PBOC stokes stock rebound in mainland
Mainland stocks rebounded to record highs yesterday, lifted by remarks by People's Bank of China governor Zhou Xiaochuan and the head of the national pension fund, Xiang Huaicheng.
Their comments failed to buoy the Hong Kong market, which fell on fears of a possible 'dramatic contraction' in the mainland markets as former United States Federal Reserve chairman Alan Greenspan warned on Thursday.
The Shanghai Composite Index shed 0.96 per cent in early trading before bouncing back to end 0.69 per cent higher at a record 4,179.776 points. The Shenzhen Composite Index gained 1.63 per cent to 1,234.998 points, also a record.
The Shanghai B-Share Index, which dropped almost 7 per cent in morning trading, swung back to close for a two-week-high 8.76 per cent gain, snapping a three-day, 19 per cent fall. All 47 B shares listed on the Shanghai market rose, with 40 climbing their 10 per cent daily limits.
Investors cheered Mr Zhou's remarks that the government had to assess the economic situation further before deciding on imposing additional austerity measures.
'We already have some tightening policies, so we are not hurrying to make any further - it takes time to look at the feedback,' Mr Zhou told Reuters after meeting US lawmakers on Capitol Hill on Thursday.
The People's Bank on May 18 raised its one-year deposit interest rate 27 basis points and its one-year lending rate 18 basis points. It lifted banks' reserve requirement ratio 50 basis points and widened the yuan's daily trading band against the US dollar to 0.5 per cent from 0.3 per cent set in 2005.
The market, which fell slightly on Thursday after Mr Greenspan's remarks, was also calmed by National Social Security Fund chairman Mr Xiang, who said in Hong Kong a bubble 'is not a bad thing' as long as investors were well aware of the risks.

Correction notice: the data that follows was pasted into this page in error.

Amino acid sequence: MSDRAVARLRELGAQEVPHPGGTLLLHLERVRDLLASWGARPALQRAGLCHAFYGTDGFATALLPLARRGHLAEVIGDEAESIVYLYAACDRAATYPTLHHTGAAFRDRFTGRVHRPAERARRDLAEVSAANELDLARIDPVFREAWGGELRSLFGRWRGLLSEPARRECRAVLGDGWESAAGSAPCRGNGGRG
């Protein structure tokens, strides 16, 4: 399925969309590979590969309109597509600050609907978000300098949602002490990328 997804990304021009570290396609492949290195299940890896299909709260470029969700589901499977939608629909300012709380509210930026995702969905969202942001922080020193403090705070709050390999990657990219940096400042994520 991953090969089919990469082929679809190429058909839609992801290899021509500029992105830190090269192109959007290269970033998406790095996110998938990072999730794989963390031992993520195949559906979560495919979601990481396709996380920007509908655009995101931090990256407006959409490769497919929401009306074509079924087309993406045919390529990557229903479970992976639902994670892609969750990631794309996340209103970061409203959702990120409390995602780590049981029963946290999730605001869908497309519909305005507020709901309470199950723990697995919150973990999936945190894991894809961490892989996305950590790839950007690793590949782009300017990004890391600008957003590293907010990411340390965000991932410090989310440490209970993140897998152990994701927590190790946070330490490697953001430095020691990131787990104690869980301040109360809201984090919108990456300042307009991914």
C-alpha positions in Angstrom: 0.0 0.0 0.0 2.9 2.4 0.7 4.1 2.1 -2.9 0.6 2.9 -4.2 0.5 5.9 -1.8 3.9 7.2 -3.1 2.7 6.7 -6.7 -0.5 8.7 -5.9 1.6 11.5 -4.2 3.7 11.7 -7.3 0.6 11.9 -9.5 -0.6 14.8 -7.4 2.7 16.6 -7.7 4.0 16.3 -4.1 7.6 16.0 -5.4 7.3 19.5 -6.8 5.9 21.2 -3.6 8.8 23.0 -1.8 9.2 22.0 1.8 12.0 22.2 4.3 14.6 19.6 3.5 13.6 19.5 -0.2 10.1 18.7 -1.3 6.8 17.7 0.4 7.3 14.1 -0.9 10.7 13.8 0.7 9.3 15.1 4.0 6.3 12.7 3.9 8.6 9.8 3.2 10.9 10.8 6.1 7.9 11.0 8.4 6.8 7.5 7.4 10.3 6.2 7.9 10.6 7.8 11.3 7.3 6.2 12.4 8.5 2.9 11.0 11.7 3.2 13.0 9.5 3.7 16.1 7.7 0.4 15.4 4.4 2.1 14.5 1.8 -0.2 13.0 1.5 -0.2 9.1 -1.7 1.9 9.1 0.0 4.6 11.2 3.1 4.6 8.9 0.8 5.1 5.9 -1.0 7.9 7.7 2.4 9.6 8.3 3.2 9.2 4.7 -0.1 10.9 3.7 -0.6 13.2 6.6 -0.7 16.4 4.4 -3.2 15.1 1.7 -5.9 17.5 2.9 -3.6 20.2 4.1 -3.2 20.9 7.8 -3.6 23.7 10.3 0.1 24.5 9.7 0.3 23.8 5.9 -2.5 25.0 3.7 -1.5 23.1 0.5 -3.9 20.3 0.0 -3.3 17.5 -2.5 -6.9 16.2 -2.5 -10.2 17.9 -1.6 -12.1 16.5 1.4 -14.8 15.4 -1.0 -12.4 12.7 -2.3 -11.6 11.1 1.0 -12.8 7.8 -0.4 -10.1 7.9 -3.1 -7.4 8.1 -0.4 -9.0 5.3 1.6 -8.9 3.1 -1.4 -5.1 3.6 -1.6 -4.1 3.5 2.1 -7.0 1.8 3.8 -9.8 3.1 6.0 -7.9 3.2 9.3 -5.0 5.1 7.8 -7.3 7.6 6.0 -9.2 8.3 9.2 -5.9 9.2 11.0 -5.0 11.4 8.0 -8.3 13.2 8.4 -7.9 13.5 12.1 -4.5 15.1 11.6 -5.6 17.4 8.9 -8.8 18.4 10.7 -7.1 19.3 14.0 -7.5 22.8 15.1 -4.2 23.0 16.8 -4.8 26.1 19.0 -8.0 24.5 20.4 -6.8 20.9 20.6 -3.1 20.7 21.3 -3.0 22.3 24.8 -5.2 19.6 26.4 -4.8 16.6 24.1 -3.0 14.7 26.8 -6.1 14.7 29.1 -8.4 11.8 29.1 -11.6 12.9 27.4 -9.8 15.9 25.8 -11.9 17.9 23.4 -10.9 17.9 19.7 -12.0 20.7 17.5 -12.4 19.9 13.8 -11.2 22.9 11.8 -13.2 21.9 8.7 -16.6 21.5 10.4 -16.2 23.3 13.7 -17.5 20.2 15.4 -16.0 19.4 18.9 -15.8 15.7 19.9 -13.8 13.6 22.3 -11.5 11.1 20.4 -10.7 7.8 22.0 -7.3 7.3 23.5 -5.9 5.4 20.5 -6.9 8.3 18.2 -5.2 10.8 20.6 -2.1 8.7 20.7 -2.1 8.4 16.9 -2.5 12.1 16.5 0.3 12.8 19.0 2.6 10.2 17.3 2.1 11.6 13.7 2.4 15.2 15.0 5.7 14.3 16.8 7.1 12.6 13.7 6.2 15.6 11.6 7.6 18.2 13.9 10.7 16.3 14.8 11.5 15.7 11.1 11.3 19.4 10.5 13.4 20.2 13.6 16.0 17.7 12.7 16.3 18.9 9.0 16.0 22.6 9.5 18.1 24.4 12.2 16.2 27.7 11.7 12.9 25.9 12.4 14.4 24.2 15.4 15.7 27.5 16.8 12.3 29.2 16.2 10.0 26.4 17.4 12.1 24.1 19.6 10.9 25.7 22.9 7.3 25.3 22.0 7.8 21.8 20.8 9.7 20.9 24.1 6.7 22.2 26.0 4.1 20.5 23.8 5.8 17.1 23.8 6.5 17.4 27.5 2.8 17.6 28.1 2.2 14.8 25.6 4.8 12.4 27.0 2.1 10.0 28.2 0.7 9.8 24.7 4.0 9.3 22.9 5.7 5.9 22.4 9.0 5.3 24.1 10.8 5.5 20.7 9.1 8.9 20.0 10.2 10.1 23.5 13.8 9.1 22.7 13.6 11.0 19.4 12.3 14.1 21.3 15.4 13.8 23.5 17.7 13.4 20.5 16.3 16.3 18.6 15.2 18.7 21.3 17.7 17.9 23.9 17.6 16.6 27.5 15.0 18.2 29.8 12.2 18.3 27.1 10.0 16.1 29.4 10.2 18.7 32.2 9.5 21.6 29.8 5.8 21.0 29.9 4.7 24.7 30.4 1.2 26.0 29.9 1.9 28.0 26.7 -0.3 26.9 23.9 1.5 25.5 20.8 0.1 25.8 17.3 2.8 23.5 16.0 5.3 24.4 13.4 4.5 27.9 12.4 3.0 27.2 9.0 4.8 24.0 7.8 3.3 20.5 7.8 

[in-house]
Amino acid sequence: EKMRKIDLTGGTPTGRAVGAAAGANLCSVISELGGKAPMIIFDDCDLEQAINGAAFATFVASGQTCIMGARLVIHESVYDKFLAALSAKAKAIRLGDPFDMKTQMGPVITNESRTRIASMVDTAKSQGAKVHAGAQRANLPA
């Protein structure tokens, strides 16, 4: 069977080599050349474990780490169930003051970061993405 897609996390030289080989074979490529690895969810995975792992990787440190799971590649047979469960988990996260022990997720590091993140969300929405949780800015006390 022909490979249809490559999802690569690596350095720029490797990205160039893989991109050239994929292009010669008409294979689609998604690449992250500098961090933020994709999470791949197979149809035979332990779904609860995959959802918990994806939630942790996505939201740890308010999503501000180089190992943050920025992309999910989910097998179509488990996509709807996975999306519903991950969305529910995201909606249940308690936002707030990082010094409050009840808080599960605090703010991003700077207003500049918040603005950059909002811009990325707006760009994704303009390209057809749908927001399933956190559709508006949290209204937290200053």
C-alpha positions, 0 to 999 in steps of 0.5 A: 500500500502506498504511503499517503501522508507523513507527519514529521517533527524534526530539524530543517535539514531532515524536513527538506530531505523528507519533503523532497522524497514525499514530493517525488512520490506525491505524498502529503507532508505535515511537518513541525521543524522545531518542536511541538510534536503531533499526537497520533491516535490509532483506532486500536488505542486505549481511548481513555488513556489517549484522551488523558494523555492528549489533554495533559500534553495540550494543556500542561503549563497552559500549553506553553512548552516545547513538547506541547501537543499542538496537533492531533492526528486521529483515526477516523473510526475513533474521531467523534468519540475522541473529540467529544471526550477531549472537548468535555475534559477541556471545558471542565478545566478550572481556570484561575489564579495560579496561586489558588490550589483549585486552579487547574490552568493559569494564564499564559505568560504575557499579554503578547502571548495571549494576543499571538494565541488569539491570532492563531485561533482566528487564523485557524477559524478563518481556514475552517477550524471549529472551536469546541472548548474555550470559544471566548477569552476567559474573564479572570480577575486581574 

Mr Xiang yesterday said the fund, which earned a 7 per cent return or 20 billion yuan in the first four months of this year, would be more conservative but that it would be unwise to sell stocks in the rising market.
His comment contradicted that of the pension fund's vice-chairman Gao Xiqing, who said last month the fund would sell some equities for fear the market might tumble.
The Hong Kong market, which closed for a holiday on Thursday, was shaken by Mr Greenspan's warning and global sell-offs on Thursday, especially in the US. The Hang Seng Index slid 1.34 per cent in its biggest loss since April 19. The H-share index fell 2.06 per cent.
Despite a big rise in new US home sales and durable-goods orders for a third month, investors believed the Fed was unlikely to cut interest rates this year given the resilient economy, said Kenny Tang Sing-hing, an associate director at Tung Tai Securities.
The negative rate outlook hit the S&P 500 Index, which fell 0.97 per cent on Thursday, and the FTSE-100 Index, which dipped 0.77 per cent.